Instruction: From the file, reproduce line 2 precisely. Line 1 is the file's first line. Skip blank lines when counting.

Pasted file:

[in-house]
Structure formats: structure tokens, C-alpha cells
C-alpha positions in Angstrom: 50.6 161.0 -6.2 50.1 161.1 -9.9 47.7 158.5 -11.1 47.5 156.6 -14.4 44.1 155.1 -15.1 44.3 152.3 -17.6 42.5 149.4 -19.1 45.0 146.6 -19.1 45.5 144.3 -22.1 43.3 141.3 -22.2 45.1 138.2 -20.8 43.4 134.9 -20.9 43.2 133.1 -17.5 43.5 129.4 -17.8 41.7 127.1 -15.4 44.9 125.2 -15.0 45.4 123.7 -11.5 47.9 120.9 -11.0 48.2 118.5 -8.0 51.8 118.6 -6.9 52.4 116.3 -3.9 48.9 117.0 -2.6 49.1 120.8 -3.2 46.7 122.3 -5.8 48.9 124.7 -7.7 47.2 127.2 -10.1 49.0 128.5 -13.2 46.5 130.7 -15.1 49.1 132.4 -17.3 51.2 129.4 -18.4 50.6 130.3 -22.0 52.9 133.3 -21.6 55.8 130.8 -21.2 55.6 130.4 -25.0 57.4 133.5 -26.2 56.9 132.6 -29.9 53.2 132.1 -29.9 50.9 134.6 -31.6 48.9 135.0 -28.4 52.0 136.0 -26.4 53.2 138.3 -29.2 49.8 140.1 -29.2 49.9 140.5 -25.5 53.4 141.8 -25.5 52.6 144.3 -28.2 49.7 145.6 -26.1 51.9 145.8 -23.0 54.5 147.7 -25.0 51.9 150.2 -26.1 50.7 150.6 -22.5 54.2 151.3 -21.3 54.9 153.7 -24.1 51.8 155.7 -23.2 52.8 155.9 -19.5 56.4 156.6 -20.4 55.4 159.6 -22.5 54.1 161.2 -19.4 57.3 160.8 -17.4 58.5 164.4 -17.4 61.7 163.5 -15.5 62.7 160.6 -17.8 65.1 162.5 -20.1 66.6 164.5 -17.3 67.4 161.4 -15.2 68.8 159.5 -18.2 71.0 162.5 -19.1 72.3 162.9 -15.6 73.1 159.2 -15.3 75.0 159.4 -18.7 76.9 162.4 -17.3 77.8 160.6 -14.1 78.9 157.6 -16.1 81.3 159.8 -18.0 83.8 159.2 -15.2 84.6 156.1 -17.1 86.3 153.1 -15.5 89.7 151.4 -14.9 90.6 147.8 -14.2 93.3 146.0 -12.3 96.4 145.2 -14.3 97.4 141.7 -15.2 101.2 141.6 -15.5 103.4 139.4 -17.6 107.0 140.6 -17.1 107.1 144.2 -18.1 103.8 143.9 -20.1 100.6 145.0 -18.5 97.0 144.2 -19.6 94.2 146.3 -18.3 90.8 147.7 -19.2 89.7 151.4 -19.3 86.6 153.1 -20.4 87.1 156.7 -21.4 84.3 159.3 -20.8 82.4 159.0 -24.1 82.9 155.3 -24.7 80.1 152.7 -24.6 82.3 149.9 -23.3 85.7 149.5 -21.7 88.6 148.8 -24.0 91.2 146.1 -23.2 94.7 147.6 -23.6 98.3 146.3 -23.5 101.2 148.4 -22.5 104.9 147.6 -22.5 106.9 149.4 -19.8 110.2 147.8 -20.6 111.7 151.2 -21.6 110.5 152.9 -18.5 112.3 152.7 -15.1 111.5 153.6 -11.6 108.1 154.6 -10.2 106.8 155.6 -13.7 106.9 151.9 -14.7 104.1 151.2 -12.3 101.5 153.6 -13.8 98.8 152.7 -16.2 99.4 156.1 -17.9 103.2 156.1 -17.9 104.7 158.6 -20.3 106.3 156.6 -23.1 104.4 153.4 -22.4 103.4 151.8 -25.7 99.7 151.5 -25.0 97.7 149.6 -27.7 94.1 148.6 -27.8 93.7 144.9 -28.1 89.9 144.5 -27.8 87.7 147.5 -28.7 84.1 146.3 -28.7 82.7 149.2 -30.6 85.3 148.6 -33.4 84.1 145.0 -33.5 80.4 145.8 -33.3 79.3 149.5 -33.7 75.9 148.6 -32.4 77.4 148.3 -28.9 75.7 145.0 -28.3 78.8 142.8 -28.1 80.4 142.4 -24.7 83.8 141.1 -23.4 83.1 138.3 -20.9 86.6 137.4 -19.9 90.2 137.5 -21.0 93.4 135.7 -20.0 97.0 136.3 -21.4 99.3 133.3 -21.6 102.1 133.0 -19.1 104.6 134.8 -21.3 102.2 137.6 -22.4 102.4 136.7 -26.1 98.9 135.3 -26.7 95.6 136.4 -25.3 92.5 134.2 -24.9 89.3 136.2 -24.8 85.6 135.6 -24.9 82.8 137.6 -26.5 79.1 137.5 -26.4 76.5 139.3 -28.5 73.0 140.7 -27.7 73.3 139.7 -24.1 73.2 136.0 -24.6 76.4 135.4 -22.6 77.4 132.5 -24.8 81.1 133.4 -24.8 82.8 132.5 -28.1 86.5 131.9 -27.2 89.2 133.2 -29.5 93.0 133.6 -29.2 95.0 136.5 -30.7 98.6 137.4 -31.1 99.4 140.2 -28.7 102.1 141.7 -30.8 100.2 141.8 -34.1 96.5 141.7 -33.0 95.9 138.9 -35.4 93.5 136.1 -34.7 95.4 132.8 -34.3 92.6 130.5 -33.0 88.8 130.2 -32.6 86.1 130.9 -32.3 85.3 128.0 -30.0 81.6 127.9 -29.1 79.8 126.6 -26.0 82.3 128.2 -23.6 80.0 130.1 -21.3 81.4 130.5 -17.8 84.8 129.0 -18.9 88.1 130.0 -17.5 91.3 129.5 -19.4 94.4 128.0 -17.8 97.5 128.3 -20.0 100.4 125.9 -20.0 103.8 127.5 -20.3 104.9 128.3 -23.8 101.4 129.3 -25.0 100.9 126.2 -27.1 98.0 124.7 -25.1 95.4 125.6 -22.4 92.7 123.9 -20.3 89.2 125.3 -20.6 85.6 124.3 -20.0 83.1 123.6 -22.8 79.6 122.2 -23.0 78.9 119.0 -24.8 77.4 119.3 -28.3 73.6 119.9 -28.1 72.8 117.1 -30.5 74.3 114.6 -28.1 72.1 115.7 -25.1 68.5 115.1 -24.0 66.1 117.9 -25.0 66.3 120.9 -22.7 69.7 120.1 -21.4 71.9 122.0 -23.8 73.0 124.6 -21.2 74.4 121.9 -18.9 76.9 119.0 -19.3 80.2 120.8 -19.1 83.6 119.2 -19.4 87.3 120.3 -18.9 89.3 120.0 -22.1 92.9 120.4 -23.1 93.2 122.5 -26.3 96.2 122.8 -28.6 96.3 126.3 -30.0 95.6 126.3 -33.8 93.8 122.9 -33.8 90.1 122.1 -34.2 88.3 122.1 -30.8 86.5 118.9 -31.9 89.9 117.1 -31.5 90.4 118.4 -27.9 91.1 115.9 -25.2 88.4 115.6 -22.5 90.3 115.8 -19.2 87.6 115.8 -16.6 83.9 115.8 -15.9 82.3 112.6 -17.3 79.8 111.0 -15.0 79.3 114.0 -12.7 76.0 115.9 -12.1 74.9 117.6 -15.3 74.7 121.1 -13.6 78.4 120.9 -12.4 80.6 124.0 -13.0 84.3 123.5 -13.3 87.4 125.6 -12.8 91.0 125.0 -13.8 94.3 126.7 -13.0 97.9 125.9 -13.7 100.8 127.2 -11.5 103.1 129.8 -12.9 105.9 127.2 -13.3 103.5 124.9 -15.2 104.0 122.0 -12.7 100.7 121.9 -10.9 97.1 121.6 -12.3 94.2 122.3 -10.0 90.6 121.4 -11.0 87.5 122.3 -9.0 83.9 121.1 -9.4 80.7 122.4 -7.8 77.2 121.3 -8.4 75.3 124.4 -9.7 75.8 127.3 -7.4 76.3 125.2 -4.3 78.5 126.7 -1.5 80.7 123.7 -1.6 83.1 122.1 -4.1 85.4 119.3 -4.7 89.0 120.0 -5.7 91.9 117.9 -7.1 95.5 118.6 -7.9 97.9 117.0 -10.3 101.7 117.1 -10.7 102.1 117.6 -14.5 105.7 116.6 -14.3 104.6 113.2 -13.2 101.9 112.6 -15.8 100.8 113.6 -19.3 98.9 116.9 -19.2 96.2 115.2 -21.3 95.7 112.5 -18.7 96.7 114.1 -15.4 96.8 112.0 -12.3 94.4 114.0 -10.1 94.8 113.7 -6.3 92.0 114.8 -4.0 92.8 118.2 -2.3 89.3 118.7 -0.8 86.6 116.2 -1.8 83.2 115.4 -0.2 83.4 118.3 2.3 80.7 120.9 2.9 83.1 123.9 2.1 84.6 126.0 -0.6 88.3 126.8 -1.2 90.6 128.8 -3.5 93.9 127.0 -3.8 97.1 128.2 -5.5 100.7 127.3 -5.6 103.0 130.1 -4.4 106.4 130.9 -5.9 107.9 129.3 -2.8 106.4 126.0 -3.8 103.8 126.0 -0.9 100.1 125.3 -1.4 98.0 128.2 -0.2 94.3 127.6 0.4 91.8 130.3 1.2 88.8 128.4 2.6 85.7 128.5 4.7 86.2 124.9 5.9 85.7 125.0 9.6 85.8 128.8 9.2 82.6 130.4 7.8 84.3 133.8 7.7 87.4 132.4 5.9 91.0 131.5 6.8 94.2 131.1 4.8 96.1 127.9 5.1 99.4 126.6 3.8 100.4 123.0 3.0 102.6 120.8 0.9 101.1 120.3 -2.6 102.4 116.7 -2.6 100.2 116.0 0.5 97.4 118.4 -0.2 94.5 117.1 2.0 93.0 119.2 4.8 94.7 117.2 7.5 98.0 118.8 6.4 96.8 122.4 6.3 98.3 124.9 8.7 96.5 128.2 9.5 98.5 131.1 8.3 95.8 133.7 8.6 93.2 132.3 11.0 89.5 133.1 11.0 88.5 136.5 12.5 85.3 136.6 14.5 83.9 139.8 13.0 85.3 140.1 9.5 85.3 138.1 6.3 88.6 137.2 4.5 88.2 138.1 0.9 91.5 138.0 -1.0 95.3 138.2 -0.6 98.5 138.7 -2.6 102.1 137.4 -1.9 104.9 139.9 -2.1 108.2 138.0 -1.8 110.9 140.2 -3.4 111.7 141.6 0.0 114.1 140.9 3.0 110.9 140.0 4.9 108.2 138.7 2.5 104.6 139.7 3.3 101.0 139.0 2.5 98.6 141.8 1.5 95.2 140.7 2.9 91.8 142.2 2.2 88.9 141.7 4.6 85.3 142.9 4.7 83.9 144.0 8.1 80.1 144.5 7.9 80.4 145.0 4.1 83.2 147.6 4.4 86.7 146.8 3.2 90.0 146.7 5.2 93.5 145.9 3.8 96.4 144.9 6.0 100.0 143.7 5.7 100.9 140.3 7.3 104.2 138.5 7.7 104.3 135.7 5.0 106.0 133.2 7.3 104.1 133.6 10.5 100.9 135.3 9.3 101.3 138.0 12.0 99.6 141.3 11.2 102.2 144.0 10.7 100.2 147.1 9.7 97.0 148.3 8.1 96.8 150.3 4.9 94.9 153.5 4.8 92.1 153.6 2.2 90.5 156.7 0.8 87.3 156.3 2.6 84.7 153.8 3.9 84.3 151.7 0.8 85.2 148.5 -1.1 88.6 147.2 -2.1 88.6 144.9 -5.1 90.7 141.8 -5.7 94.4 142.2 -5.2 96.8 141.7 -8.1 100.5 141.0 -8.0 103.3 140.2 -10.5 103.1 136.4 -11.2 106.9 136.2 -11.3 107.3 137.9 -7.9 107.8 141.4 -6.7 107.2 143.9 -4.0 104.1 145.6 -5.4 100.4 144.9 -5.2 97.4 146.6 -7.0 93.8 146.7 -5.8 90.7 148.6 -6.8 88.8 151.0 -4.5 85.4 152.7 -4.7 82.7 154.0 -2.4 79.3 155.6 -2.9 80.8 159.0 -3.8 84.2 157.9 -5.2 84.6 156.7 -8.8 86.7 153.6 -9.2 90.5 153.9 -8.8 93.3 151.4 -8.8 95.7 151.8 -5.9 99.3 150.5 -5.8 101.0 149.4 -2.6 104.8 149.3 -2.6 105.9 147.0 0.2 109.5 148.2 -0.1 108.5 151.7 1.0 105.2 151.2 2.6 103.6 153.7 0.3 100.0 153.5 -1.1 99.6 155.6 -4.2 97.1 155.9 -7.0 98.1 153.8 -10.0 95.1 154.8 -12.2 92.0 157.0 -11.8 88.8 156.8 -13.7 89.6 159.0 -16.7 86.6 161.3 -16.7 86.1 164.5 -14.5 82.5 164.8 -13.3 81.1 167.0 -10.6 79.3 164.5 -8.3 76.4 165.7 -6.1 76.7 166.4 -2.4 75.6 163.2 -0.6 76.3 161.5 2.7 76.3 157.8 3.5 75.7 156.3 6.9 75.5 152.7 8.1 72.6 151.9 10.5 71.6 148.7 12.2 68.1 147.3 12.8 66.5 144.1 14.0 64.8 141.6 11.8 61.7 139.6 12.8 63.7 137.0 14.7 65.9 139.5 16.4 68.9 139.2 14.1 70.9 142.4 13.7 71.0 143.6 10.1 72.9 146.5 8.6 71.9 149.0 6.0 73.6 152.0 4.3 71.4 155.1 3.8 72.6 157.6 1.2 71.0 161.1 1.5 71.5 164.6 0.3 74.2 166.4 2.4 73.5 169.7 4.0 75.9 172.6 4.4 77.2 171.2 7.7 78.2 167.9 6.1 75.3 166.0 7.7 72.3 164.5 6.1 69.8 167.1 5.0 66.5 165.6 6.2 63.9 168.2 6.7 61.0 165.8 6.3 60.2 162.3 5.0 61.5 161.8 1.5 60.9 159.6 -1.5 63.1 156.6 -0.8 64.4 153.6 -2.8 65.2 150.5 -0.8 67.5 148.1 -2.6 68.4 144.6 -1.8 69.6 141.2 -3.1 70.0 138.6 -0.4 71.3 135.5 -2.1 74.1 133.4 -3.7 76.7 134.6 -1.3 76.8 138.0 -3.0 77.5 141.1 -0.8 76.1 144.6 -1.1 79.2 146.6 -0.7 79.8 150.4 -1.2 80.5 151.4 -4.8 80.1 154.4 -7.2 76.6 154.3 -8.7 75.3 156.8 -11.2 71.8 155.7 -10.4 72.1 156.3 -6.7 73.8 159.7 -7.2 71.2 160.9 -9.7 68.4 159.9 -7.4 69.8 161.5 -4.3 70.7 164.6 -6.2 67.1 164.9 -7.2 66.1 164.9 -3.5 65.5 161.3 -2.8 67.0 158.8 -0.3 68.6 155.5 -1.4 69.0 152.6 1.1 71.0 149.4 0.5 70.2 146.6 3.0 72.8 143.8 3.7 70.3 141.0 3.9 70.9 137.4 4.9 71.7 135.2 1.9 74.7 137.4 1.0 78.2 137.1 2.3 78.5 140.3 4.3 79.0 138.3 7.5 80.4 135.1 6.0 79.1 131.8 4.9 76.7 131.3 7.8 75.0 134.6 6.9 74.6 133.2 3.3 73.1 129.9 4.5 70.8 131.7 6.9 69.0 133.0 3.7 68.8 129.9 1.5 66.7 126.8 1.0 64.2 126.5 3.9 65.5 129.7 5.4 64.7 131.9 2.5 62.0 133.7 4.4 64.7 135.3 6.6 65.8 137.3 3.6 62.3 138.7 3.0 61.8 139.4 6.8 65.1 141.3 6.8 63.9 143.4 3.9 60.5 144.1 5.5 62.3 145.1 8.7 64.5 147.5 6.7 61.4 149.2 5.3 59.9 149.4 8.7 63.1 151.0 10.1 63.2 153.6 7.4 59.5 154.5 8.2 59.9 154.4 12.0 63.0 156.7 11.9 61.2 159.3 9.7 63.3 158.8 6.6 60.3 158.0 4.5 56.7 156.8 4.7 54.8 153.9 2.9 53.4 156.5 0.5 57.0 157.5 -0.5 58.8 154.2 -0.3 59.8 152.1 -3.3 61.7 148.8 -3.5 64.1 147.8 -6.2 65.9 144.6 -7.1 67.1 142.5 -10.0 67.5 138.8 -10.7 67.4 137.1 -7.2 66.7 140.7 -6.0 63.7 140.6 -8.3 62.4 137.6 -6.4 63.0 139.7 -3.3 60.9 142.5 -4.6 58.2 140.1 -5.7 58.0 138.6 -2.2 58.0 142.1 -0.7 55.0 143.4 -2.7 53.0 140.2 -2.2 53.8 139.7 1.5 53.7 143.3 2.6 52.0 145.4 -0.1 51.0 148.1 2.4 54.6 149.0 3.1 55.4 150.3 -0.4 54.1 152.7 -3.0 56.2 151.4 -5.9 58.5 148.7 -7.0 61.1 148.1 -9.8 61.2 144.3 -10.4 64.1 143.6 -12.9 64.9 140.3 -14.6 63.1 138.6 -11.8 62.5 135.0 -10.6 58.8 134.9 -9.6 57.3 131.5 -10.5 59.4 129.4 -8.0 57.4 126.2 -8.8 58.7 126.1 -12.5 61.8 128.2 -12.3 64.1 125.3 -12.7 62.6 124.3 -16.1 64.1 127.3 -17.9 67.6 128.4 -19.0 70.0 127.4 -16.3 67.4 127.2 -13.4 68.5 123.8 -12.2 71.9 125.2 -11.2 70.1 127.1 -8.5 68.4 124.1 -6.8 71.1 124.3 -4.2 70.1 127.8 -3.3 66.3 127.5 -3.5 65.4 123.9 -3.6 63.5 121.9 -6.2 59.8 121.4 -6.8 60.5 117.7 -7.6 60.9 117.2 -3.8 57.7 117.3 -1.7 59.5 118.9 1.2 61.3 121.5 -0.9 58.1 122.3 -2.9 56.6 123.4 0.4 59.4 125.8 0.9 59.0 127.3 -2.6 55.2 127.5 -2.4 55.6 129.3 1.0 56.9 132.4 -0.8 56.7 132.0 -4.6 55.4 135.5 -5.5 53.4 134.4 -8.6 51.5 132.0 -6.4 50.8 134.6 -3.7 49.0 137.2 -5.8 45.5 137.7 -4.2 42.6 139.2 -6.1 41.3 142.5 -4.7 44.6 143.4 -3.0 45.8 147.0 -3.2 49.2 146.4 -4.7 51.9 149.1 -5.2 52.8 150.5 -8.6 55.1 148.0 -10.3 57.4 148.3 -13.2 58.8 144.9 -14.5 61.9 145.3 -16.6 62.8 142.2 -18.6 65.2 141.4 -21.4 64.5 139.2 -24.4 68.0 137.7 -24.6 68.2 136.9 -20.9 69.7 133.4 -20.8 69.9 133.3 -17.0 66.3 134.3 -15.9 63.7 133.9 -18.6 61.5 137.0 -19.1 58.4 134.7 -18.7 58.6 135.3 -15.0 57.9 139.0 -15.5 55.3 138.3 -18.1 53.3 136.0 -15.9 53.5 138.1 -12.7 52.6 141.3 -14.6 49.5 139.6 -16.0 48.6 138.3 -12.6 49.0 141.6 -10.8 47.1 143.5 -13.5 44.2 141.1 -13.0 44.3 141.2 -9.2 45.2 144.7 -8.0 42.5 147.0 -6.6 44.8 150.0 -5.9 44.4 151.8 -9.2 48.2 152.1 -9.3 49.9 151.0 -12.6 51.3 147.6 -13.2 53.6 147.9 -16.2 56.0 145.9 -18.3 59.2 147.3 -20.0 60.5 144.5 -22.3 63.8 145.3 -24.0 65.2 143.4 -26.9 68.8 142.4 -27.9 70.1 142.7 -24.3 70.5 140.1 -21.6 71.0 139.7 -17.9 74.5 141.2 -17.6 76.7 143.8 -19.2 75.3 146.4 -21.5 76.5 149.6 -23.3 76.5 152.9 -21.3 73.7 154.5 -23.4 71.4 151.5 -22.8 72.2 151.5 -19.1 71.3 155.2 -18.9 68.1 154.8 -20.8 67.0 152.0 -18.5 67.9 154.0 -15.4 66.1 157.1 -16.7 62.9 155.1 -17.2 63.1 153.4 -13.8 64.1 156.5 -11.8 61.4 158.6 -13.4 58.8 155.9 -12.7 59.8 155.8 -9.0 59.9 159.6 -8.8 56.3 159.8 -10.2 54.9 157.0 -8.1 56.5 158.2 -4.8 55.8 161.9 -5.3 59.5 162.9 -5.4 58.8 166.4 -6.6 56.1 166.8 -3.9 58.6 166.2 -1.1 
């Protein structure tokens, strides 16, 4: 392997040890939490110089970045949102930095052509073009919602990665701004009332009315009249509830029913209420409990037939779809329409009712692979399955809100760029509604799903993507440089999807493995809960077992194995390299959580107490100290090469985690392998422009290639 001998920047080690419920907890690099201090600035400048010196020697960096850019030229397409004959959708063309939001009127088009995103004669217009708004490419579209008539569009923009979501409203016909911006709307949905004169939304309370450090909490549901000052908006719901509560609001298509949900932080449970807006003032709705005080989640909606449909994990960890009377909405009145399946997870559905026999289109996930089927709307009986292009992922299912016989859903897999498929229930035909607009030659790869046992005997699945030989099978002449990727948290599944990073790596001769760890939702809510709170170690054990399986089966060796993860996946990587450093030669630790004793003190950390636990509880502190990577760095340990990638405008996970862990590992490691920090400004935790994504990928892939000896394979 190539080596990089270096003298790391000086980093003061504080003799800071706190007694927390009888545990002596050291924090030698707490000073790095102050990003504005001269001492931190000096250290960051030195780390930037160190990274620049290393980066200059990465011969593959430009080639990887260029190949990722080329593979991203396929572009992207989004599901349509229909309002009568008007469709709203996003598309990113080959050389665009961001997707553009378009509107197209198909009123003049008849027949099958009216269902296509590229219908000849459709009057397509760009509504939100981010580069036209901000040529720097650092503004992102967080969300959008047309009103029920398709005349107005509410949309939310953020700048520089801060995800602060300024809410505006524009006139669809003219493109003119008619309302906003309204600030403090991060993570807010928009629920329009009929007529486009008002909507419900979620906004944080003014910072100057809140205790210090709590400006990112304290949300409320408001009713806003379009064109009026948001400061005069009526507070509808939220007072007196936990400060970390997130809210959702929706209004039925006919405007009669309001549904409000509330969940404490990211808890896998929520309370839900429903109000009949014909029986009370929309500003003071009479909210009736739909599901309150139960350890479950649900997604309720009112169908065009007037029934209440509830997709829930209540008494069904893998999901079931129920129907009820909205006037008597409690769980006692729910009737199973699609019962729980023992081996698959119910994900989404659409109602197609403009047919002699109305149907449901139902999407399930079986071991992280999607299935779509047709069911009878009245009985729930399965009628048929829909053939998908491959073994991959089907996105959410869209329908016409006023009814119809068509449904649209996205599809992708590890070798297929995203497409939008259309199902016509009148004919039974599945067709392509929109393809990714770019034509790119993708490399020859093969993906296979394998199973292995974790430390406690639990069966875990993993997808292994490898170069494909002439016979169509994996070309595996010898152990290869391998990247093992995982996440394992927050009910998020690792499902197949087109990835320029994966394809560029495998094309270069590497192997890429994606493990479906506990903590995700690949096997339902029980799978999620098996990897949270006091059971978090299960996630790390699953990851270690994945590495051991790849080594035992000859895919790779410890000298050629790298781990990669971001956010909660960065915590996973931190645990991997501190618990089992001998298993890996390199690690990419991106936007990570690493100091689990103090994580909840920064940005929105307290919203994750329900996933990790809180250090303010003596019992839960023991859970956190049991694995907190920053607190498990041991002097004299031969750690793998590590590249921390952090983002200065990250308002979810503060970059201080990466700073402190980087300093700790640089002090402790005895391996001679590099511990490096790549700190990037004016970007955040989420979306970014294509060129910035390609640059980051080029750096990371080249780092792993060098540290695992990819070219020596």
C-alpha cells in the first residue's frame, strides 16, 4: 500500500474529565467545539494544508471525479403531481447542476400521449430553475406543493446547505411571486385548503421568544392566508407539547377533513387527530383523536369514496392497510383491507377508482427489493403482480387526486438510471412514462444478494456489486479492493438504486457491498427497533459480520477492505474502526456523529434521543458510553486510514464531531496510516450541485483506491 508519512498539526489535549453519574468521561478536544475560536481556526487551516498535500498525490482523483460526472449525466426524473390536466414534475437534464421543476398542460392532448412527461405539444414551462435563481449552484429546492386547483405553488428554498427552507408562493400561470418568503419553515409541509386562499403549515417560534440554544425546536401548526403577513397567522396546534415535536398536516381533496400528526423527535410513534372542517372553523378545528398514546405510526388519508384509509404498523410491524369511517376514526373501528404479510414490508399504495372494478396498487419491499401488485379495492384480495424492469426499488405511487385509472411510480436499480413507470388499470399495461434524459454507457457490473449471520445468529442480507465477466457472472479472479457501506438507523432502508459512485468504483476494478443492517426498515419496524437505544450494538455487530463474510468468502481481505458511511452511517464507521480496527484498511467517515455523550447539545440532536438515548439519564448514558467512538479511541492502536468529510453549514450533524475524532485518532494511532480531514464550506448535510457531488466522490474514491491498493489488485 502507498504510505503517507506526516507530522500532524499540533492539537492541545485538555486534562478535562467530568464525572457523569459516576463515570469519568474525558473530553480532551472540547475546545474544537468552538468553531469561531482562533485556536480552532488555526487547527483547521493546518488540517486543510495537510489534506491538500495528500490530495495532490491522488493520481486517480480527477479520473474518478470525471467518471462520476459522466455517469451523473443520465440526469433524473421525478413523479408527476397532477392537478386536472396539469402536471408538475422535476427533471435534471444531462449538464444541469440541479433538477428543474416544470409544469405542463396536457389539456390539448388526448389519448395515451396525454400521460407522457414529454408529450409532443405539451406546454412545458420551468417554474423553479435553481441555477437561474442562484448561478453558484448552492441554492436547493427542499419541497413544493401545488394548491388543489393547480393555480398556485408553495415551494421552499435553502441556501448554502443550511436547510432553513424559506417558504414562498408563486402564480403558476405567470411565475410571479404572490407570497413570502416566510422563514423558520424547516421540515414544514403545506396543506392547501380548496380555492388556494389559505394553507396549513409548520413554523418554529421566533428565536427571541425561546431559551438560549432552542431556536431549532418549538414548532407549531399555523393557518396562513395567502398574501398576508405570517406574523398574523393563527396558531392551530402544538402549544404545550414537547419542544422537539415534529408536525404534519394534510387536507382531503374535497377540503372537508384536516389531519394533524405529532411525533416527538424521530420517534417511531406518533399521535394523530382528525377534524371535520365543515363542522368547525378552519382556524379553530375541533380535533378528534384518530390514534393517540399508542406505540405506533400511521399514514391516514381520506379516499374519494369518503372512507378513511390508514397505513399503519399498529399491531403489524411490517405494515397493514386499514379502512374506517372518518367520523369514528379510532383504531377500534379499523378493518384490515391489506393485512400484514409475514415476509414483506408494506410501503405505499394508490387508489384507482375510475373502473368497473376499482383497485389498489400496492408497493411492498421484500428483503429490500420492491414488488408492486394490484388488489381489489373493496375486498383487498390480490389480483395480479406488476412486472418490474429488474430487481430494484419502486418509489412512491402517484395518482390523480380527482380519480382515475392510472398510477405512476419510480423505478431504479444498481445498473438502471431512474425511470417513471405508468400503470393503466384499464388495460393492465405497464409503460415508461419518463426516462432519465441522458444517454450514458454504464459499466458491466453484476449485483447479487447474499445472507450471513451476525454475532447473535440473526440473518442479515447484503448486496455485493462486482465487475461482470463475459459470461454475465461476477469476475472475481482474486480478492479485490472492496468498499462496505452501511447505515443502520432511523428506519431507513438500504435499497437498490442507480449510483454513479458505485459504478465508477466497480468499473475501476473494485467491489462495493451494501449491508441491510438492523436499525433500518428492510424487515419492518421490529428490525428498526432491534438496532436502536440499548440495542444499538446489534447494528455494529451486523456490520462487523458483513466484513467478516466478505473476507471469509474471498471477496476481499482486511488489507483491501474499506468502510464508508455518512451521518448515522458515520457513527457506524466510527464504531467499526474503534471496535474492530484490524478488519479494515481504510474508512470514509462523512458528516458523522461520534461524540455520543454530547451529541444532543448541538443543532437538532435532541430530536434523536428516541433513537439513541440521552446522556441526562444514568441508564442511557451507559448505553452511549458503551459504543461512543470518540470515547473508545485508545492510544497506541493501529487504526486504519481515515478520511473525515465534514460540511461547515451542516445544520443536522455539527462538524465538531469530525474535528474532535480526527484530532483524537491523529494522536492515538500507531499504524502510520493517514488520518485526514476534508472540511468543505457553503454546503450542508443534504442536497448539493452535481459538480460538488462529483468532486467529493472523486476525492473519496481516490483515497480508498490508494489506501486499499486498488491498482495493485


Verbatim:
Structure formats: structure tokens, C-alpha cells